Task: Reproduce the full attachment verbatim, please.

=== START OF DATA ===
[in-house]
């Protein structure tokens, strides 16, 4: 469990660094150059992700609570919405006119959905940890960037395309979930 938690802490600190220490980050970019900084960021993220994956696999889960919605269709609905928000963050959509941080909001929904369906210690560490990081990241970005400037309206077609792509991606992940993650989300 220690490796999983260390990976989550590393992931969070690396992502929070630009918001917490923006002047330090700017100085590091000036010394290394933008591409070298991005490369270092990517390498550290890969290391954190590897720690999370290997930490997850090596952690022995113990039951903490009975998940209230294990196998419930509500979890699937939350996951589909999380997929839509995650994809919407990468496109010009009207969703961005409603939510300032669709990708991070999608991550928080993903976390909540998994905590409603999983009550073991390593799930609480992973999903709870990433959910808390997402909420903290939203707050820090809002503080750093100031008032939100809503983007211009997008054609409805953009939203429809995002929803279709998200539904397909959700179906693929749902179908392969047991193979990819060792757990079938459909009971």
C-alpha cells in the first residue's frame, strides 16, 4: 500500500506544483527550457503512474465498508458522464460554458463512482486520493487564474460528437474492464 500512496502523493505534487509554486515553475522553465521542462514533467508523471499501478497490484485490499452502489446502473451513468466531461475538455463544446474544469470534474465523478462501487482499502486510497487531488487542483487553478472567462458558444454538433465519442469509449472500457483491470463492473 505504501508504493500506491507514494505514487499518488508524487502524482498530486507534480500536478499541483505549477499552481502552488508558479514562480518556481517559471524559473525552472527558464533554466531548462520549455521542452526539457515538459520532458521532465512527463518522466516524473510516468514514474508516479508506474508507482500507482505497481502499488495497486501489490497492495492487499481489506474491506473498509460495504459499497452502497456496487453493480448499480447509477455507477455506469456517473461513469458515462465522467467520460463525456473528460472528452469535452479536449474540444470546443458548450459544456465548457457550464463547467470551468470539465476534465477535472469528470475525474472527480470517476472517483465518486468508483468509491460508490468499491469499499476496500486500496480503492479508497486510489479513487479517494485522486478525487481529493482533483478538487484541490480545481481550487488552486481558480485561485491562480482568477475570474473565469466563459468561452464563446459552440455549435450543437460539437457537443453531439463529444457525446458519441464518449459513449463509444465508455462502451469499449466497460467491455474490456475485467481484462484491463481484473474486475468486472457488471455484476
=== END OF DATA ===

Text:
[in-house]
């Protein structure tokens, strides 16, 4: 469990660094150059992700609570919405006119959905940890960037395309979930 938690802490600190220490980050970019900084960021993220994956696999889960919605269709609905928000963050959509941080909001929904369906210690560490990081990241970005400037309206077609792509991606992940993650989300 220690490796999983260390990976989550590393992931969070690396992502929070630009918001917490923006002047330090700017100085590091000036010394290394933008591409070298991005490369270092990517390498550290890969290391954190590897720690999370290997930490997850090596952690022995113990039951903490009975998940209230294990196998419930509500979890699937939350996951589909999380997929839509995650994809919407990468496109010009009207969703961005409603939510300032669709990708991070999608991550928080993903976390909540998994905590409603999983009550073991390593799930609480992973999903709870990433959910808390997402909420903290939203707050820090809002503080750093100031008032939100809503983007211009997008054609409805953009939203429809995002929803279709998200539904397909959700179906693929749902179908392969047991193979990819060792757990079938459909009971």
C-alpha cells in the first residue's frame, strides 16, 4: 500500500506544483527550457503512474465498508458522464460554458463512482486520493487564474460528437474492464 500512496502523493505534487509554486515553475522553465521542462514533467508523471499501478497490484485490499452502489446502473451513468466531461475538455463544446474544469470534474465523478462501487482499502486510497487531488487542483487553478472567462458558444454538433465519442469509449472500457483491470463492473 505504501508504493500506491507514494505514487499518488508524487502524482498530486507534480500536478499541483505549477499552481502552488508558479514562480518556481517559471524559473525552472527558464533554466531548462520549455521542452526539457515538459520532458521532465512527463518522466516524473510516468514514474508516479508506474508507482500507482505497481502499488495497486501489490497492495492487499481489506474491506473498509460495504459499497452502497456496487453493480448499480447509477455507477455506469456517473461513469458515462465522467467520460463525456473528460472528452469535452479536449474540444470546443458548450459544456465548457457550464463547467470551468470539465476534465477535472469528470475525474472527480470517476472517483465518486468508483468509491460508490468499491469499499476496500486500496480503492479508497486510489479513487479517494485522486478525487481529493482533483478538487484541490480545481481550487488552486481558480485561485491562480482568477475570474473565469466563459468561452464563446459552440455549435450543437460539437457537443453531439463529444457525446458519441464518449459513449463509444465508455462502451469499449466497460467491455474490456475485467481484462484491463481484473474486475468486472457488471455484476